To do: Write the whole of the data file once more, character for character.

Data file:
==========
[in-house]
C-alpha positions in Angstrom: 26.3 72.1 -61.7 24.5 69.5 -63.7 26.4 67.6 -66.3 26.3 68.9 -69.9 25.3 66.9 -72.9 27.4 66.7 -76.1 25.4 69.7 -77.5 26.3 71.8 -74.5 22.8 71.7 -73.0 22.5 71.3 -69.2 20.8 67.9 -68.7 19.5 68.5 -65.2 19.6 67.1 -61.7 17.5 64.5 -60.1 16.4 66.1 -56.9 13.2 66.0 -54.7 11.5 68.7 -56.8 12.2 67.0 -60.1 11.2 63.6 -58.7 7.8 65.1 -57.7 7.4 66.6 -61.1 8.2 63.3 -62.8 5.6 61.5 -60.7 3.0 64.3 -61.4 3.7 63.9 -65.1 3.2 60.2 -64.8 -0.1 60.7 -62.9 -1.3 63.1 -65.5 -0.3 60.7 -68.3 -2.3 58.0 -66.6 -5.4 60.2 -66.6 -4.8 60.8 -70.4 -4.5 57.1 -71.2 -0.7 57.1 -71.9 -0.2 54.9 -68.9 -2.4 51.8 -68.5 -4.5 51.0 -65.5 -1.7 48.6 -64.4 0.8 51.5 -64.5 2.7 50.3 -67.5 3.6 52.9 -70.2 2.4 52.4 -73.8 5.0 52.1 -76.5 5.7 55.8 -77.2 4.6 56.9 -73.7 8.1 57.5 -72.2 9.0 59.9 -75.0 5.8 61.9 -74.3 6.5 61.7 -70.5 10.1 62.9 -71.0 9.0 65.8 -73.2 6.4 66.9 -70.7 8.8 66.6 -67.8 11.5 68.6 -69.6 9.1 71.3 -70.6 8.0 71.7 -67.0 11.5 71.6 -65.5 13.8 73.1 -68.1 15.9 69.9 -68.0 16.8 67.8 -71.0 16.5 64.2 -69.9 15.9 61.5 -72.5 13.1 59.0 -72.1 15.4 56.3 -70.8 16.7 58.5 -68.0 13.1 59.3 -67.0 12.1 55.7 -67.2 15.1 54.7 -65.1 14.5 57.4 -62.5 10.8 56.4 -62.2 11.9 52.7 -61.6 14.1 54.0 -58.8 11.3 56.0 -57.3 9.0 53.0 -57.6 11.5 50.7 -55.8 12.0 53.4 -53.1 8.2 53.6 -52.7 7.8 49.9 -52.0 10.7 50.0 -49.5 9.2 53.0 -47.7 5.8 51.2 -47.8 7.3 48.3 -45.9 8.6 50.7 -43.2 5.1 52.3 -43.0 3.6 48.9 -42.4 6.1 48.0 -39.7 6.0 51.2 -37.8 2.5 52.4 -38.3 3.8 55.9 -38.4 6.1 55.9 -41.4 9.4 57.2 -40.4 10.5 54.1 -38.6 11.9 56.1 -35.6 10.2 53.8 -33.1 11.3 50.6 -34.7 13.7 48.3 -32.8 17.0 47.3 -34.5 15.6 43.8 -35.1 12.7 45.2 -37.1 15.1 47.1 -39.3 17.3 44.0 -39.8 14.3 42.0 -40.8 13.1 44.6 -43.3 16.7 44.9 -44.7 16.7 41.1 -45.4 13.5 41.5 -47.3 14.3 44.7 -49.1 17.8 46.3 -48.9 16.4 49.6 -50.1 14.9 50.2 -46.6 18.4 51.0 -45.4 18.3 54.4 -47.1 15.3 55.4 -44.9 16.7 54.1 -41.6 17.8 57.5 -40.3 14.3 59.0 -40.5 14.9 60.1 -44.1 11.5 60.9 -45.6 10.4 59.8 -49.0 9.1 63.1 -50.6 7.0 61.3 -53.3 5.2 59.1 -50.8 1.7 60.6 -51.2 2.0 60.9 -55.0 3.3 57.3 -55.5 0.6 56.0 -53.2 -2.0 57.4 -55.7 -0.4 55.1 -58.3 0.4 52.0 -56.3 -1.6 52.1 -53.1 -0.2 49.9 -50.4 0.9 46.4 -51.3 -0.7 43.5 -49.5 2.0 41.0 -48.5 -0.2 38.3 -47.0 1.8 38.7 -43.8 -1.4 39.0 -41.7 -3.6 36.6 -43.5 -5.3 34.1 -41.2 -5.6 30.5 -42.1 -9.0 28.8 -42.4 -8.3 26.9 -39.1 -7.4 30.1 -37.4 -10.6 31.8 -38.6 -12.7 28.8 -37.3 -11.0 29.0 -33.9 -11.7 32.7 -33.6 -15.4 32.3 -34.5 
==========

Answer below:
[in-house]
C-alpha positions in Angstrom: 26.3 72.1 -61.7 24.5 69.5 -63.7 26.4 67.6 -66.3 26.3 68.9 -69.9 25.3 66.9 -72.9 27.4 66.7 -76.1 25.4 69.7 -77.5 26.3 71.8 -74.5 22.8 71.7 -73.0 22.5 71.3 -69.2 20.8 67.9 -68.7 19.5 68.5 -65.2 19.6 67.1 -61.7 17.5 64.5 -60.1 16.4 66.1 -56.9 13.2 66.0 -54.7 11.5 68.7 -56.8 12.2 67.0 -60.1 11.2 63.6 -58.7 7.8 65.1 -57.7 7.4 66.6 -61.1 8.2 63.3 -62.8 5.6 61.5 -60.7 3.0 64.3 -61.4 3.7 63.9 -65.1 3.2 60.2 -64.8 -0.1 60.7 -62.9 -1.3 63.1 -65.5 -0.3 60.7 -68.3 -2.3 58.0 -66.6 -5.4 60.2 -66.6 -4.8 60.8 -70.4 -4.5 57.1 -71.2 -0.7 57.1 -71.9 -0.2 54.9 -68.9 -2.4 51.8 -68.5 -4.5 51.0 -65.5 -1.7 48.6 -64.4 0.8 51.5 -64.5 2.7 50.3 -67.5 3.6 52.9 -70.2 2.4 52.4 -73.8 5.0 52.1 -76.5 5.7 55.8 -77.2 4.6 56.9 -73.7 8.1 57.5 -72.2 9.0 59.9 -75.0 5.8 61.9 -74.3 6.5 61.7 -70.5 10.1 62.9 -71.0 9.0 65.8 -73.2 6.4 66.9 -70.7 8.8 66.6 -67.8 11.5 68.6 -69.6 9.1 71.3 -70.6 8.0 71.7 -67.0 11.5 71.6 -65.5 13.8 73.1 -68.1 15.9 69.9 -68.0 16.8 67.8 -71.0 16.5 64.2 -69.9 15.9 61.5 -72.5 13.1 59.0 -72.1 15.4 56.3 -70.8 16.7 58.5 -68.0 13.1 59.3 -67.0 12.1 55.7 -67.2 15.1 54.7 -65.1 14.5 57.4 -62.5 10.8 56.4 -62.2 11.9 52.7 -61.6 14.1 54.0 -58.8 11.3 56.0 -57.3 9.0 53.0 -57.6 11.5 50.7 -55.8 12.0 53.4 -53.1 8.2 53.6 -52.7 7.8 49.9 -52.0 10.7 50.0 -49.5 9.2 53.0 -47.7 5.8 51.2 -47.8 7.3 48.3 -45.9 8.6 50.7 -43.2 5.1 52.3 -43.0 3.6 48.9 -42.4 6.1 48.0 -39.7 6.0 51.2 -37.8 2.5 52.4 -38.3 3.8 55.9 -38.4 6.1 55.9 -41.4 9.4 57.2 -40.4 10.5 54.1 -38.6 11.9 56.1 -35.6 10.2 53.8 -33.1 11.3 50.6 -34.7 13.7 48.3 -32.8 17.0 47.3 -34.5 15.6 43.8 -35.1 12.7 45.2 -37.1 15.1 47.1 -39.3 17.3 44.0 -39.8 14.3 42.0 -40.8 13.1 44.6 -43.3 16.7 44.9 -44.7 16.7 41.1 -45.4 13.5 41.5 -47.3 14.3 44.7 -49.1 17.8 46.3 -48.9 16.4 49.6 -50.1 14.9 50.2 -46.6 18.4 51.0 -45.4 18.3 54.4 -47.1 15.3 55.4 -44.9 16.7 54.1 -41.6 17.8 57.5 -40.3 14.3 59.0 -40.5 14.9 60.1 -44.1 11.5 60.9 -45.6 10.4 59.8 -49.0 9.1 63.1 -50.6 7.0 61.3 -53.3 5.2 59.1 -50.8 1.7 60.6 -51.2 2.0 60.9 -55.0 3.3 57.3 -55.5 0.6 56.0 -53.2 -2.0 57.4 -55.7 -0.4 55.1 -58.3 0.4 52.0 -56.3 -1.6 52.1 -53.1 -0.2 49.9 -50.4 0.9 46.4 -51.3 -0.7 43.5 -49.5 2.0 41.0 -48.5 -0.2 38.3 -47.0 1.8 38.7 -43.8 -1.4 39.0 -41.7 -3.6 36.6 -43.5 -5.3 34.1 -41.2 -5.6 30.5 -42.1 -9.0 28.8 -42.4 -8.3 26.9 -39.1 -7.4 30.1 -37.4 -10.6 31.8 -38.6 -12.7 28.8 -37.3 -11.0 29.0 -33.9 -11.7 32.7 -33.6 -15.4 32.3 -34.5 